It has also been the traditional home of the Luritja and Arrente peoples for more than 20,000 years, and you can get first-hand knowledge of their culture and way of life with the Karrke Aboriginal Cultural Experience Tour. This one-of-a-kind tour hosted by brother-and-sister team Peter and Natasha offers a 1-hour cultural experience as lived by the local Luritja and Pertame people of Central Australia.

In addition to learning about the weapons and tools, visitors can learn about the traditional foods – including a plump grub called a witchetty grub – watch to see how traditional beads and jewelry are made, learn about dot painting and symbology and hear the sacred chants and songs of the area.

Pro tip: The Kings Canyon Rim Walk is a famous hike in the area. It’s a nearly 4-mile walk around the canyon rim, during which you’ll have to climb 500 steep steps to get to the top of the canyon. Set aside about 3 or 4 hours for this hike, which goes over some rough terrain and includes ladders and steps. It’s best to tackle this hike at sunrise so you can watch the sun crest the canyon – and before it gets too hot.


5. Uluru tour & Cultural Centre

Uluru is a World Heritage Park and perhaps the most recognizable and famous feature in the Australian Outback. Rising up as a massive monolith from the flat surroundings, the Uluru-Kata Tjuta National Park also holds centuries of cultural importance and history for the Aboriginal tribes of the area.

One of the best ways to discover Uluru in a day is with SEIT Outback Australia, a small group tour company specializing in interpretive touring with experiences like a tour of Uluru with a traditional owner, a day trip to traditional Aboriginal homelands at Cave Hill, and more. On this gilded tour of the base of Uluru, you can visit culturally-significant areas like the Mutitjulu waterhole, see ancient rock paintings while hearing creation stories, and learn about how Aboriginal people lived in the area.

At Uluru-Kata Tjuta National Park, the Cultural Centre is a place of learning that celebrates and recognizes the Anangu people (Aboriginal people from the Western and Central Deserts of Australia) and their lore through exhibits and free presentations with Anangu and park rangers. It also has a few Aboriginal art galleries with local artists on site.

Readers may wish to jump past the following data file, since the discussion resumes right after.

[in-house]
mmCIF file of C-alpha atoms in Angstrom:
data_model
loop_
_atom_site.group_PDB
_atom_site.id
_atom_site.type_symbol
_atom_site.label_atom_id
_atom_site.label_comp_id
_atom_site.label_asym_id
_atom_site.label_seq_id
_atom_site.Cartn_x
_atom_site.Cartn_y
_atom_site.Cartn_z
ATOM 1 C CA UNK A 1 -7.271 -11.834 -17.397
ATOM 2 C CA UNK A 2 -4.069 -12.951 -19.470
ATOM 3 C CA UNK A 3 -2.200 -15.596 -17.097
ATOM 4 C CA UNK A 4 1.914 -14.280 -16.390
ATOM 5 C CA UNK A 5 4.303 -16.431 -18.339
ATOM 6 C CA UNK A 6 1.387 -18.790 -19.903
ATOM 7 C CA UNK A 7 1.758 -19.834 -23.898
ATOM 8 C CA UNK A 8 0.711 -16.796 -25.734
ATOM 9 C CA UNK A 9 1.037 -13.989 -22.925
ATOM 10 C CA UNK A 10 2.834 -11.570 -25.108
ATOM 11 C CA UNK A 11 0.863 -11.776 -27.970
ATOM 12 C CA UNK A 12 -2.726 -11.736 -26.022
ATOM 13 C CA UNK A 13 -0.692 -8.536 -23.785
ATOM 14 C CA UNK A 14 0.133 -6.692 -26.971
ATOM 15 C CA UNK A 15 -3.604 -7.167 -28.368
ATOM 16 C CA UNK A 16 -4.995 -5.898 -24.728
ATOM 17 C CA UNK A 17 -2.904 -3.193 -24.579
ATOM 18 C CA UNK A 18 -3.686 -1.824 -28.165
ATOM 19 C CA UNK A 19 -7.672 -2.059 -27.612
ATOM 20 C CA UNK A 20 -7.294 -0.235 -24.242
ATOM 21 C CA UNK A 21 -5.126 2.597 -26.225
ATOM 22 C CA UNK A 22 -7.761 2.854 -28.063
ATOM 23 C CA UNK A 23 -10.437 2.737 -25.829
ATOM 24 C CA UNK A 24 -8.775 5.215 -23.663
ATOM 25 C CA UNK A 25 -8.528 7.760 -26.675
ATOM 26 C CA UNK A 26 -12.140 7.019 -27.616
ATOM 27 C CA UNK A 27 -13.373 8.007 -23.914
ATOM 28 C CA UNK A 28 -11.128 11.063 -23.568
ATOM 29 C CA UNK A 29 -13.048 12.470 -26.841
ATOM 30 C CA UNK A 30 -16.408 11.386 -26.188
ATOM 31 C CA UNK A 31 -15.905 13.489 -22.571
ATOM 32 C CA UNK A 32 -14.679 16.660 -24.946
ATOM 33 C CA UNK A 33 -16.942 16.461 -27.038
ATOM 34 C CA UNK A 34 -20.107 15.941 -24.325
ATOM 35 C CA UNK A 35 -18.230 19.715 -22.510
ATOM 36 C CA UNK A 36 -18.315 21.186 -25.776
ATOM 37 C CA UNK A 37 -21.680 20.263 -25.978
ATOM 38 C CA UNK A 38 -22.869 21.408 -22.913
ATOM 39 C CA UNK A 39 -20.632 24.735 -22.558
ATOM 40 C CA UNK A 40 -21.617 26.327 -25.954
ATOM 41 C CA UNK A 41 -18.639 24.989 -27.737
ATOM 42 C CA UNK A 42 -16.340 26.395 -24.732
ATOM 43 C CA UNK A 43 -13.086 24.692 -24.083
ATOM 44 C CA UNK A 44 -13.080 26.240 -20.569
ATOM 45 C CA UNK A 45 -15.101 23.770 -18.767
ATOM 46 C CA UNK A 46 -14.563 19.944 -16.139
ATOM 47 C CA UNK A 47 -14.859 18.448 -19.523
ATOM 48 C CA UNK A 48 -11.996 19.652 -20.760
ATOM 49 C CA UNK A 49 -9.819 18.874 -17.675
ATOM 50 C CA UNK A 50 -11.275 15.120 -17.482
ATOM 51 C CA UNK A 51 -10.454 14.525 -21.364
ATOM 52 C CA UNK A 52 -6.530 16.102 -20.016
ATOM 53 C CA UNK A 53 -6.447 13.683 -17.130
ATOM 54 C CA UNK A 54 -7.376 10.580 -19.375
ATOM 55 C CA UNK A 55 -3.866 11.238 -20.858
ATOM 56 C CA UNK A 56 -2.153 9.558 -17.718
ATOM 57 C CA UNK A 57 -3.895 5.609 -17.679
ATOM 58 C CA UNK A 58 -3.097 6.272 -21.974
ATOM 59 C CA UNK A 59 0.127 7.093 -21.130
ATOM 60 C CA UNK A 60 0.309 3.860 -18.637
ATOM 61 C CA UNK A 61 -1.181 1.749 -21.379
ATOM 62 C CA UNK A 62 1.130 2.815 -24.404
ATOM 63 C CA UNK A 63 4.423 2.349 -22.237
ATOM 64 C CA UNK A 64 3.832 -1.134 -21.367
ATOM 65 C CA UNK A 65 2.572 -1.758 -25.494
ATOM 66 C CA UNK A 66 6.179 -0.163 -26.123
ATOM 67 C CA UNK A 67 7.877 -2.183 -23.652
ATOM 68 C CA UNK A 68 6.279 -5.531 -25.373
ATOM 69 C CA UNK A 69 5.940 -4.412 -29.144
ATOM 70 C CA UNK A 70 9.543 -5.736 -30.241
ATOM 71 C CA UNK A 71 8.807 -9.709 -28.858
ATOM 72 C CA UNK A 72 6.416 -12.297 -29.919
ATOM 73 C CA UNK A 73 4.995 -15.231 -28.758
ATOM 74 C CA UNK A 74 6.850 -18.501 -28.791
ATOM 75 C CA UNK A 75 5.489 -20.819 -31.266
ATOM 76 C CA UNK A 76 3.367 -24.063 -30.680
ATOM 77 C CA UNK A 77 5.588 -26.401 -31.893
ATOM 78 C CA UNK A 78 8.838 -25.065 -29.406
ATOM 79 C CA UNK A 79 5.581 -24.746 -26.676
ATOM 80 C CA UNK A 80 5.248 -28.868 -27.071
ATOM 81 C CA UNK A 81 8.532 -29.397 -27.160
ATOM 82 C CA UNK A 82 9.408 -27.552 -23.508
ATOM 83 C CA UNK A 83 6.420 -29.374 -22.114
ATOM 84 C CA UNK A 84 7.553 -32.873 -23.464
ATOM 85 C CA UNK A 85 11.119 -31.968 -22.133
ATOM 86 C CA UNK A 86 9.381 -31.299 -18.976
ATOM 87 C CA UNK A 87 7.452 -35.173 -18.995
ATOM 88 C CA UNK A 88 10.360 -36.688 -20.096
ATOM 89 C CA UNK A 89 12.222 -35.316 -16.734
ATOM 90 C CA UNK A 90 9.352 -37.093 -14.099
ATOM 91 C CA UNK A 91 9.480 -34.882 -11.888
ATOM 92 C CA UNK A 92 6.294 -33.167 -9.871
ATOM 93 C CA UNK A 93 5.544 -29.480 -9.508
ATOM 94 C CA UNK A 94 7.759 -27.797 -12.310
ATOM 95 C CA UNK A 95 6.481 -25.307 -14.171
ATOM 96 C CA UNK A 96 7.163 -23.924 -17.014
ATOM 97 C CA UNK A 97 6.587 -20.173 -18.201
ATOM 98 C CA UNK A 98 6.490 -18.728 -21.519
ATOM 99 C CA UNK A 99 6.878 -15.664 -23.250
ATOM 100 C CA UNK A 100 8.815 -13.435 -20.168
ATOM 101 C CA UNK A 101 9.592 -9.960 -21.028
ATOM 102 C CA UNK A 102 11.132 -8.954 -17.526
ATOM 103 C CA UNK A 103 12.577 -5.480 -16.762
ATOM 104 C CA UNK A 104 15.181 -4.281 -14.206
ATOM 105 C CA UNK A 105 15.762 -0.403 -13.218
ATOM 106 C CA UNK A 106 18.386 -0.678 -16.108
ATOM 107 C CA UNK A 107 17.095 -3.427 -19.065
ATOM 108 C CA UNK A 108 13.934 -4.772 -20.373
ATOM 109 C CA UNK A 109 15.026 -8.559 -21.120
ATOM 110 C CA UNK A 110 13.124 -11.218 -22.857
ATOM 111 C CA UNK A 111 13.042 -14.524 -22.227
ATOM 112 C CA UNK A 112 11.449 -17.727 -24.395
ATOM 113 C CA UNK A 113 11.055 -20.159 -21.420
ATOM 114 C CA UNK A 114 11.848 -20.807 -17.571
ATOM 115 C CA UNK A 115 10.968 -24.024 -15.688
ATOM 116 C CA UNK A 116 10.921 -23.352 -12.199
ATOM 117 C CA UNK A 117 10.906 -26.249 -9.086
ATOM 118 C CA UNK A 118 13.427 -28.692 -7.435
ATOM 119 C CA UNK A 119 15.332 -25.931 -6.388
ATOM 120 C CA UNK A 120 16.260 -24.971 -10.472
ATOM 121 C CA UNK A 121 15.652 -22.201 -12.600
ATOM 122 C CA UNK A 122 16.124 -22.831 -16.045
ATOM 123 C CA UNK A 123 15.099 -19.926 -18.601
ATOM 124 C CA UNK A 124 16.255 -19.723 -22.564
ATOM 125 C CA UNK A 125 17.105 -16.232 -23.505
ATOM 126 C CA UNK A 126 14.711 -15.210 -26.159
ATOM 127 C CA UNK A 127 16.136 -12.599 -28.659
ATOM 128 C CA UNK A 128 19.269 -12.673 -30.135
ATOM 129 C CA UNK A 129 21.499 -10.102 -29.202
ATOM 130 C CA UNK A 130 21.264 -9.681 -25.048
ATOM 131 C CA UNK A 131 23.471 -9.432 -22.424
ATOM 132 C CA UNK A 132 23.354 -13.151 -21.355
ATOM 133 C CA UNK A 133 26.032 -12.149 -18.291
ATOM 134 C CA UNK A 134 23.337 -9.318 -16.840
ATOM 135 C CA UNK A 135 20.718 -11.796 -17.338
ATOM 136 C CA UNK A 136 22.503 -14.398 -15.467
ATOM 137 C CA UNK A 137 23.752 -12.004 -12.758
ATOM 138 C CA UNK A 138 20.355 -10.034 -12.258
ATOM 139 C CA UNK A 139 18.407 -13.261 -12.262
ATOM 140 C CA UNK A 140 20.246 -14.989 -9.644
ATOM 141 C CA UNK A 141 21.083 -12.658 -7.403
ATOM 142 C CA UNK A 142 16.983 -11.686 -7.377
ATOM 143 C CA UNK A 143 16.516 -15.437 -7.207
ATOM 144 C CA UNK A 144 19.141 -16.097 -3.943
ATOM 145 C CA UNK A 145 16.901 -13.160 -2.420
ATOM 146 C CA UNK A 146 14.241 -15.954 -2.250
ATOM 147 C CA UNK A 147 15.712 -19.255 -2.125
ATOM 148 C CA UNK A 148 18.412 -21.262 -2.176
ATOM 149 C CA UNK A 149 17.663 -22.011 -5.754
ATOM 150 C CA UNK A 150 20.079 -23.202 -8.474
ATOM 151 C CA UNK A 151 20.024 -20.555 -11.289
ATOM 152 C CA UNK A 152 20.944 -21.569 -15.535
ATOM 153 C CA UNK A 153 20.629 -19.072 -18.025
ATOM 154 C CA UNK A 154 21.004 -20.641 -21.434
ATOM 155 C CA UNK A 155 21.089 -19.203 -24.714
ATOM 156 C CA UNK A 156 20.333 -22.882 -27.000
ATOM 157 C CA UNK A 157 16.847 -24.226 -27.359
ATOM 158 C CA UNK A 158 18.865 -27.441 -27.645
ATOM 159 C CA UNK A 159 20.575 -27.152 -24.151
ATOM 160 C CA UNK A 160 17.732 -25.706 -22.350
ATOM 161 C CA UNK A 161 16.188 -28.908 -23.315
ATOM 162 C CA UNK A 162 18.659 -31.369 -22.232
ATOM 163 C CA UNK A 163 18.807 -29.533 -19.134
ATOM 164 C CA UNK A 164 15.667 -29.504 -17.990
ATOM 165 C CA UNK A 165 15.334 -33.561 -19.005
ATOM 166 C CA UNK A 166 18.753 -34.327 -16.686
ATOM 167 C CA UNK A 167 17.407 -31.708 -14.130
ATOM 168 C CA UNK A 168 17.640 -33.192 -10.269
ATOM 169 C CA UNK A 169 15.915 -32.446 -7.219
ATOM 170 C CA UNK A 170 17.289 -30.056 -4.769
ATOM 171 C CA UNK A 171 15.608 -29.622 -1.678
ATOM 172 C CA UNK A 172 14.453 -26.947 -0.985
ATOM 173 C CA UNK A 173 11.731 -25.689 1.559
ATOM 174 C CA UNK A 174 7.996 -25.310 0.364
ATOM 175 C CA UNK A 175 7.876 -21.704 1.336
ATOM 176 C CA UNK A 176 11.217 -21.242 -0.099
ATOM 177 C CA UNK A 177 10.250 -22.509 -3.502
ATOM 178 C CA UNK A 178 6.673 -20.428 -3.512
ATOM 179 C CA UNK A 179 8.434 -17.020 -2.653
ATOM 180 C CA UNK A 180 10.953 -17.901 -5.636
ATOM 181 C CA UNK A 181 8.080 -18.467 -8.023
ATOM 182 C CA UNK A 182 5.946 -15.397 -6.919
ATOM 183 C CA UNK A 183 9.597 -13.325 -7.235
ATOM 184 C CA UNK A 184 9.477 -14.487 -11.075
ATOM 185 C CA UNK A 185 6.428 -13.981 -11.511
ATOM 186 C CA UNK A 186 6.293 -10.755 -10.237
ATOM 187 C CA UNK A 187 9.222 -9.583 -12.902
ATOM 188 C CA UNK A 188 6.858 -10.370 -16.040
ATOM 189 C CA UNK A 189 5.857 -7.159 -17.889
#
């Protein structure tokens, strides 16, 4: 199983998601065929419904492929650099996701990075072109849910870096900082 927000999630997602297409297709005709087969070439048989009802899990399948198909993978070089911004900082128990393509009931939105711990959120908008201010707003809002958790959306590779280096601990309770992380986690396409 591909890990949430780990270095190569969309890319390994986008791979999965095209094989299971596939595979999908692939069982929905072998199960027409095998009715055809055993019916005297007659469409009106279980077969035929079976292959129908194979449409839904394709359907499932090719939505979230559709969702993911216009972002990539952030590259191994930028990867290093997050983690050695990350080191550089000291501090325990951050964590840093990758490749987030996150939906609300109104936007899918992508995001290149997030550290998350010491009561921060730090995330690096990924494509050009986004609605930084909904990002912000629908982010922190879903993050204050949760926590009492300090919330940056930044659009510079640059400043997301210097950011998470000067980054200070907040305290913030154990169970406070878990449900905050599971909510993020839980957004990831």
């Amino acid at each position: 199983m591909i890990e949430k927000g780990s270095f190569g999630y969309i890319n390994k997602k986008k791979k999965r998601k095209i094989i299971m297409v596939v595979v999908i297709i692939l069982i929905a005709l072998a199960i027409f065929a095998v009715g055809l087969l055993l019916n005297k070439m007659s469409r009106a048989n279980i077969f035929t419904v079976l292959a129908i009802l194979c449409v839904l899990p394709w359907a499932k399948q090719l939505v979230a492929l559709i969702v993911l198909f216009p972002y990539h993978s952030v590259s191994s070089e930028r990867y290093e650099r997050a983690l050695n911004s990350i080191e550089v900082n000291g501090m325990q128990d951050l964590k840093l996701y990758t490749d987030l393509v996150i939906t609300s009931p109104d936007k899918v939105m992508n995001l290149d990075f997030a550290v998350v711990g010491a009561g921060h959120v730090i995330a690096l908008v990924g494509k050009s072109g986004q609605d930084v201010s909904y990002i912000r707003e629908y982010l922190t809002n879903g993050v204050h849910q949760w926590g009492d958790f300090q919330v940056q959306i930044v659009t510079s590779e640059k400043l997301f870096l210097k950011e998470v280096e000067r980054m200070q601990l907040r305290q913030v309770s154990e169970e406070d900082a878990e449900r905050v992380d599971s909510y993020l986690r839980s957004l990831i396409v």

Pro tip: If you go during the winter months of May through October, bring a heavy jacket, a hat, and gloves. The temperatures drop well below freezing in this part of Central Australia.


6. Maruku dot painting experience

One of the most popular experiences is the Maruku dot painting experience workshop with the local Anangu artists, held in Yulara Town Square. The artists walk you through the traditional practice of Aboriginal dot painting, the symbols and tools used, and how dot painting (which came about in the 1950s) came to represent the Aboriginal people of Central Australia.

This experience was among my favorites because of the knowledge and patience of the two women leading the workshop.

The class had everyone from small children to folks in their 70s, and we all created our own works of art based on the lore these women shared. We even learned a few Pitjantjatjara words (Pitjantjatjara is a local language spoken by Anangu).

Maruku Arts is a collective of more than 900 Anangu artists from throughout the Western and Central Deserts of Australia. This collective has been going strong as a non-profit craft corporation for more than 30 years. Maruku is owned and operated by Anangu, and has made their arts and culture accessible to everyone.

Pro tip: Wear something you don’t mind getting messy as you’ll be working with paints. Also, it’s a good idea to reserve a spot early as these classes tend to sell out quickly.

7. Gallery of Central Australia

Also located at the Ayers Rock Resort area of Yulara is the Gallery of Central Australia, which just opened in late 2021. This collective art gallery brings together Indigenous communities to share their artwork, their stories, and their culture from smaller art communities throughout Central Australia.

Some of these small art communities are in the most remote areas of the Central and Western Desert regions, so the gallery serves as a hub for artists to display and sell their artwork. Because of the continued support of visitors, the art and culture is kept alive in the communities and beyond.

Central Australian Indigenous artists also participate in the GoCA Artist in Residence program, during which they create, exhibit, and sell their art while living at the resort.

Pro tip: The GoCA is open daily from 9am to 5pm. Also, the Ayers Rock Resort supports the Anangu Communities Foundation, which benefits the Anangu communities through health, education, and economic, and social participation. So far, the foundation has given more than $1 million for community projects, and Ayers Rock Resort matches all guest contributions dollar-for-dollar, up to $200,000 each year.

This list is just a small selection of Aboriginal experiences one can enjoy in Australia’s Northern Territory – and only the ones I participated in. Whether you choose from this list or find other experiences to try, learning about Australia’s Aboriginal cultures is a vital part of understanding its history and its people.

More Northern Territory inspiration:

Heide Brandes
Written by
Heide Brandes

Heide Brandes is an award-winning journalist and travel writer based in Oklahoma. She loves outdoor adventures, exploring different cultures, and finding off-the-wall, bizarre, and wondrous experiences to enjoy.